Wilber has argued his entire career (beginning with his first publication, The Spectrum of Consciousness published in 1977) that the great spiritual traditions have value, but with an ABD in biochemistry, he also understands and appreciates modern science. Thus, he's sought to preserve and incorporate that which is viable and valuable in the great spiritual traditions, and he discards elements that represent ways of knowing and perceiving that no longer work (for instance, belief in magic). I won't go into the details—you should go to Wilber's works for his great synthesis—but humanity has grown in knowledge. While humans have known for eons how we might WAKE UP (his term—that is, how to reach higher stages of consciousness), cultural change has allowed us new ways to GROW UP, that is, to move beyond the magic, mythical, and rationalistic perspectives in the history of human culture that ground our consciousness. This is where he argues that Buddhism—and all of the world's great spiritual traditions—must make a “turning”. Buddhism has an advantage, he argues—and I agree—because it began with a strong streak of rationality in the original teachings of the Buddha.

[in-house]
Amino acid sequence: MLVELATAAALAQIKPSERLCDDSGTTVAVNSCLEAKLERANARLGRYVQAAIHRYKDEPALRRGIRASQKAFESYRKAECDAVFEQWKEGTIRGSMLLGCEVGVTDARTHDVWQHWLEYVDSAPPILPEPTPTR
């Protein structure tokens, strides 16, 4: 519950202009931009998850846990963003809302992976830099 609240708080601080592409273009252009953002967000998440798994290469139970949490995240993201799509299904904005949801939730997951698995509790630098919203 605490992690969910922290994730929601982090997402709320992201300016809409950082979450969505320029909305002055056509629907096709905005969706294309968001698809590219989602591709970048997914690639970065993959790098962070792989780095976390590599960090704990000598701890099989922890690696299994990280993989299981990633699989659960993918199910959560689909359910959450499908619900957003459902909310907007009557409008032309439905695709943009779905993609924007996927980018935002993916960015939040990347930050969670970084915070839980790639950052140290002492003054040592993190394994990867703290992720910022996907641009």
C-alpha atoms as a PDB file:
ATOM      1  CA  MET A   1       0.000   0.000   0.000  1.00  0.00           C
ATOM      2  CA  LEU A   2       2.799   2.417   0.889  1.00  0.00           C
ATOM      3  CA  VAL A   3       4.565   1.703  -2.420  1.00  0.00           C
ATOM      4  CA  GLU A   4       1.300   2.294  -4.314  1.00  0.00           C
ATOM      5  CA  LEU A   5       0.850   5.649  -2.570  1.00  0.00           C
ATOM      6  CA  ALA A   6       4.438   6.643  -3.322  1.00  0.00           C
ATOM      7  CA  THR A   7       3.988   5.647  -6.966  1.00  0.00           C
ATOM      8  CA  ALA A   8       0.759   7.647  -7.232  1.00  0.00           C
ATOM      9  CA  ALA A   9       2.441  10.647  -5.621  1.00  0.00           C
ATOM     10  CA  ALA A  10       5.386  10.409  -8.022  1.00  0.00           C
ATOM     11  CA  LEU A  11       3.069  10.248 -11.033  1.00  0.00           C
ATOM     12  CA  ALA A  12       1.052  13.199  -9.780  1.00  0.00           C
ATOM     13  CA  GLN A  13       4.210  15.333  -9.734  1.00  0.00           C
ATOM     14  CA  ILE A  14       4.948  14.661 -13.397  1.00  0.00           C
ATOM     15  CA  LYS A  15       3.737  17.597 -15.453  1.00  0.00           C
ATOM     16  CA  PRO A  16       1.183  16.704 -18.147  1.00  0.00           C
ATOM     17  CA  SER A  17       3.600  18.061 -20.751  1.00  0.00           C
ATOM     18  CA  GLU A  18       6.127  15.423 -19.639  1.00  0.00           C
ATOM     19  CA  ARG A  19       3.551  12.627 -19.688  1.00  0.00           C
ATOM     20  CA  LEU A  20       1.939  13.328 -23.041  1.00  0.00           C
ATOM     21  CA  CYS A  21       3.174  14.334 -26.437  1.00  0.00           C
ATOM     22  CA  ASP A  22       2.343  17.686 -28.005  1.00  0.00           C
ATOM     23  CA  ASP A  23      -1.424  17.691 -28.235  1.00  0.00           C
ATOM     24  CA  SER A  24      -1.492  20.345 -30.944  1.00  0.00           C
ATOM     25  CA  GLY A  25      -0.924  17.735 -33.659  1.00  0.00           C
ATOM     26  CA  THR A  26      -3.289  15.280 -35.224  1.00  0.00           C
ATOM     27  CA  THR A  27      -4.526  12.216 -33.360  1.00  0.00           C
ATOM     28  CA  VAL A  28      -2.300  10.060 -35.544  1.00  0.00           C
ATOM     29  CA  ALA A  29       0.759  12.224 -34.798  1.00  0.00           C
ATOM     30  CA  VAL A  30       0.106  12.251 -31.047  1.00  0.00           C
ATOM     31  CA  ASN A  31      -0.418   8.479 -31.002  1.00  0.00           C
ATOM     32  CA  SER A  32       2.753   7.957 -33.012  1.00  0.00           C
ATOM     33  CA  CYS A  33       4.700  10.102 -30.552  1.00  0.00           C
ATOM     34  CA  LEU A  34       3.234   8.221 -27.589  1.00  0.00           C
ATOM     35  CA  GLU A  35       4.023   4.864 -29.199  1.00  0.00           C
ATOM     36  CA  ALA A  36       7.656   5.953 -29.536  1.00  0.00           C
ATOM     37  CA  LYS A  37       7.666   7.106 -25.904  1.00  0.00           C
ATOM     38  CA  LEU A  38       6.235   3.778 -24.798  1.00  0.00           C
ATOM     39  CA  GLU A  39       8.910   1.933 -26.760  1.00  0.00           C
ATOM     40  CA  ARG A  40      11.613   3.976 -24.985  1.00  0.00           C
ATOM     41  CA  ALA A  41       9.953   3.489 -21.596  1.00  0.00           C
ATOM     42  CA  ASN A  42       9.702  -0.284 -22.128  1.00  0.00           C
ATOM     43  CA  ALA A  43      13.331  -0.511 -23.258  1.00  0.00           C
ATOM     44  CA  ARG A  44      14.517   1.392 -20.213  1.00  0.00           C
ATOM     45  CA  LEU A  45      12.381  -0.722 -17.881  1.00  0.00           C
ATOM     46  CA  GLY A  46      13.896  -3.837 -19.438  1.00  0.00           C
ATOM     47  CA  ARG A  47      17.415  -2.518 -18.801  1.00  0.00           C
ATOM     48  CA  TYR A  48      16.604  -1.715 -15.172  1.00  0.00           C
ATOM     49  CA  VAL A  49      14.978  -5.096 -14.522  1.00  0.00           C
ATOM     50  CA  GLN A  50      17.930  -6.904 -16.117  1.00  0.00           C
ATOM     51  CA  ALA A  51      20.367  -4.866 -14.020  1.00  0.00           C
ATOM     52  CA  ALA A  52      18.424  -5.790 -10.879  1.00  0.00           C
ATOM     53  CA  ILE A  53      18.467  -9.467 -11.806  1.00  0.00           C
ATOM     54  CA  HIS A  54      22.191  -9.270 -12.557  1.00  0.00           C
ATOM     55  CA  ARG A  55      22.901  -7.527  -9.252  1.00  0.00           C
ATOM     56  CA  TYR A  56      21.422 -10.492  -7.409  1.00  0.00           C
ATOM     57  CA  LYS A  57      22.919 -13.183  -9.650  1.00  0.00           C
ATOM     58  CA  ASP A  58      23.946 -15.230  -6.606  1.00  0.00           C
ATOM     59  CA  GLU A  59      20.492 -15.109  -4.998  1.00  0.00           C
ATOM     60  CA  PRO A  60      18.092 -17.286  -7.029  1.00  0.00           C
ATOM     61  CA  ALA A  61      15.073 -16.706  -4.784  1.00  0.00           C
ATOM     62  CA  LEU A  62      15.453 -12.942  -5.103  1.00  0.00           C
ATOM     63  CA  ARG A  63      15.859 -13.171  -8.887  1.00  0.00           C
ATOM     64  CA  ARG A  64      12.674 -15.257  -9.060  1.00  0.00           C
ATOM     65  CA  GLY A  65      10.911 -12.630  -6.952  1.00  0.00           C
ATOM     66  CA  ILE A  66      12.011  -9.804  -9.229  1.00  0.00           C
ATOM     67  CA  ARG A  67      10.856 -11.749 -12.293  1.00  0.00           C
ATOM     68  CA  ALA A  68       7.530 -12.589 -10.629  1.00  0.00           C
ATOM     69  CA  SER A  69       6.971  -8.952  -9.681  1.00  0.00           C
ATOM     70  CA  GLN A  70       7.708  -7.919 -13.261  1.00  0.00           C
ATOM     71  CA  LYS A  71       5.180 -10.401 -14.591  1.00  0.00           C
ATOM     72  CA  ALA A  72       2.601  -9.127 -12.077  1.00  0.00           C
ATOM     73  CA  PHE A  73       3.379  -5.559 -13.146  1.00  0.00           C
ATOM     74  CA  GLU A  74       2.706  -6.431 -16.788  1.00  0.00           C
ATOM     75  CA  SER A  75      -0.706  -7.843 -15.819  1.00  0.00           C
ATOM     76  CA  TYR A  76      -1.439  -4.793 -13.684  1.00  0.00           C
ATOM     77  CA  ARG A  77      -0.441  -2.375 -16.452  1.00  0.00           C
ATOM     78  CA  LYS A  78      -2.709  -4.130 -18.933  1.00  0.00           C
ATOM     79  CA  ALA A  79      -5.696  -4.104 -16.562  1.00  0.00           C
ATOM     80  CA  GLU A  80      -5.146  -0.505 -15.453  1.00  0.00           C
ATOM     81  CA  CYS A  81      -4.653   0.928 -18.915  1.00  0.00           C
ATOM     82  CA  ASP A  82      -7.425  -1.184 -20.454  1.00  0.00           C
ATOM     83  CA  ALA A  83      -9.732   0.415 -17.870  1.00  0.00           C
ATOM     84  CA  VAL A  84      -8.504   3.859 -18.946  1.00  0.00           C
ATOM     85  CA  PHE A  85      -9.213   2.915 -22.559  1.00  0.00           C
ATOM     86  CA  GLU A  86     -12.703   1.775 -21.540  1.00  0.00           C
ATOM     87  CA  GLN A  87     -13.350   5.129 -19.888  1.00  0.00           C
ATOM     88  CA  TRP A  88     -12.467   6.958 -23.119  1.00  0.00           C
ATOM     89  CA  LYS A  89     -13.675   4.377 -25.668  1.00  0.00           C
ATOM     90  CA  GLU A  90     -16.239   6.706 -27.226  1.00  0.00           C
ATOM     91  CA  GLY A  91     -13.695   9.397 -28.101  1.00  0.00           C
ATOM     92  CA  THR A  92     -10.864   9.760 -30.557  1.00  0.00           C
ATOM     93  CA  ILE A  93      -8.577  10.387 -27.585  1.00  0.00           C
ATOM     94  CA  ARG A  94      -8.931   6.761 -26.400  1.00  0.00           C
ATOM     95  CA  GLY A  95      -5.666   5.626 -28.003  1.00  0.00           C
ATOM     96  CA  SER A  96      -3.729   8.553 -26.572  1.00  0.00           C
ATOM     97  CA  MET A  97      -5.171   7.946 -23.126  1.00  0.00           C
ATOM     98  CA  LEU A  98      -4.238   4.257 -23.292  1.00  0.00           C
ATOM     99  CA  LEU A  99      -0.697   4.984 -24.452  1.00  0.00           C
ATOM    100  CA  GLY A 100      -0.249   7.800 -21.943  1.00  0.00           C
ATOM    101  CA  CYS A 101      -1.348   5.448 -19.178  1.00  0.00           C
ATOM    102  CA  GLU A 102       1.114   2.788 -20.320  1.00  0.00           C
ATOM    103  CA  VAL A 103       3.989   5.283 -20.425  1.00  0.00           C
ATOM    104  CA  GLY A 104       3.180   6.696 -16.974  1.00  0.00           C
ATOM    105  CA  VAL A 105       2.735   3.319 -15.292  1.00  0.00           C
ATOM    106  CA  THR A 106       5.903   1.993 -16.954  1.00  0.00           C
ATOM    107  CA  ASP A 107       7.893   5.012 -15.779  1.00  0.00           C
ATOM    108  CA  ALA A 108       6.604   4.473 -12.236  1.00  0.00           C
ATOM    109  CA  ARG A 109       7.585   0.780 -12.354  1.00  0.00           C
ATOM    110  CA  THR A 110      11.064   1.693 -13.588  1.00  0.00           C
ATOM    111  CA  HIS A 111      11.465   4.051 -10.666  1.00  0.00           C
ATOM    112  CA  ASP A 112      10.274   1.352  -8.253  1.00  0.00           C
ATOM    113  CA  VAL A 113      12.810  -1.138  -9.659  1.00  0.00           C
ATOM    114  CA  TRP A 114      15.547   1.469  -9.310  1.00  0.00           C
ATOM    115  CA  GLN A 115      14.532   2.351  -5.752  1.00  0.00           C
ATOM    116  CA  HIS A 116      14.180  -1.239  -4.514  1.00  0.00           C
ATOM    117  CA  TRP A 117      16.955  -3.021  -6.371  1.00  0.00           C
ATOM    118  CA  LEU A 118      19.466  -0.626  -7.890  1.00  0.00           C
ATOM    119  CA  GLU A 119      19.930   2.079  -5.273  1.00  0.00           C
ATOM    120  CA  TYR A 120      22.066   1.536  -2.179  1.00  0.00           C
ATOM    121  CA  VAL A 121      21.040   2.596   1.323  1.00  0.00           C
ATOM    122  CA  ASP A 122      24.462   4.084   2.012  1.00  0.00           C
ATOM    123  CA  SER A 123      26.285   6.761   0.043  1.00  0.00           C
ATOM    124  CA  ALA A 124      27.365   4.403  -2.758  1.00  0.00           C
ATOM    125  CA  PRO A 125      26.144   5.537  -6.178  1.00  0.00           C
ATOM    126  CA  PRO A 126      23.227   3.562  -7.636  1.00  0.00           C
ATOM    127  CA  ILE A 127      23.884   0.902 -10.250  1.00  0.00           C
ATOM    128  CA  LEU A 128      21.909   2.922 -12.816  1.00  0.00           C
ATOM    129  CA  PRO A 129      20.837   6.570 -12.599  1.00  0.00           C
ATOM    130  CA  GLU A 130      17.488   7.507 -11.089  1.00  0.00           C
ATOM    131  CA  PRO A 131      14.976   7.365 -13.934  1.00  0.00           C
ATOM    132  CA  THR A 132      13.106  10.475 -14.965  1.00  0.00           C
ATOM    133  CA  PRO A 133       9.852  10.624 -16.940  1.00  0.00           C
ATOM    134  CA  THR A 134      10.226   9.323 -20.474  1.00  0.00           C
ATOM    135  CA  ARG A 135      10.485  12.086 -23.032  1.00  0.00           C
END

Thus, when I read this book, having a sense of what he would say and argue, I still came away with a new appreciation of his Integral project and perspective. My only qualm is that within his grand vision he sees humanity moving onwards and upwards, and I'm more cautious about the future of humanity. Yes, we could evolve into a rather nice species despite our abysmal past (and present). But rather than evolving into higher realms of culture and consciousness, we might just send ourselves to hell in a hand basket. For the first 40 years of my life, I lived in fear of what a nuclear Armageddon would bring. And while that fear has subsided (but not disappeared), new fears, such as massive problems arising from global climate change, economic,/ecological system collapse, or some like calamity might create a Cormac McCarthy world instead of the Promised Land of integral harmony. (I think that Wilber would acknowledge this and has done so in other works, but here it seems all too rosy.) I hope he's right, but we should work as if it's all hanging in the balance. He argues that even thinking integral helps bring about such a world, and in a sense, I think he's right, but I'm not sure that we'll get to the critical mass in time. Living in India and now in China, we have a whole lot of humanity that is desperately poor, terribly ignorant, or wanting most of all to enjoy the good material life. We humans can get very nasty when we're denied what we think should be ours or when we fear for our well-being.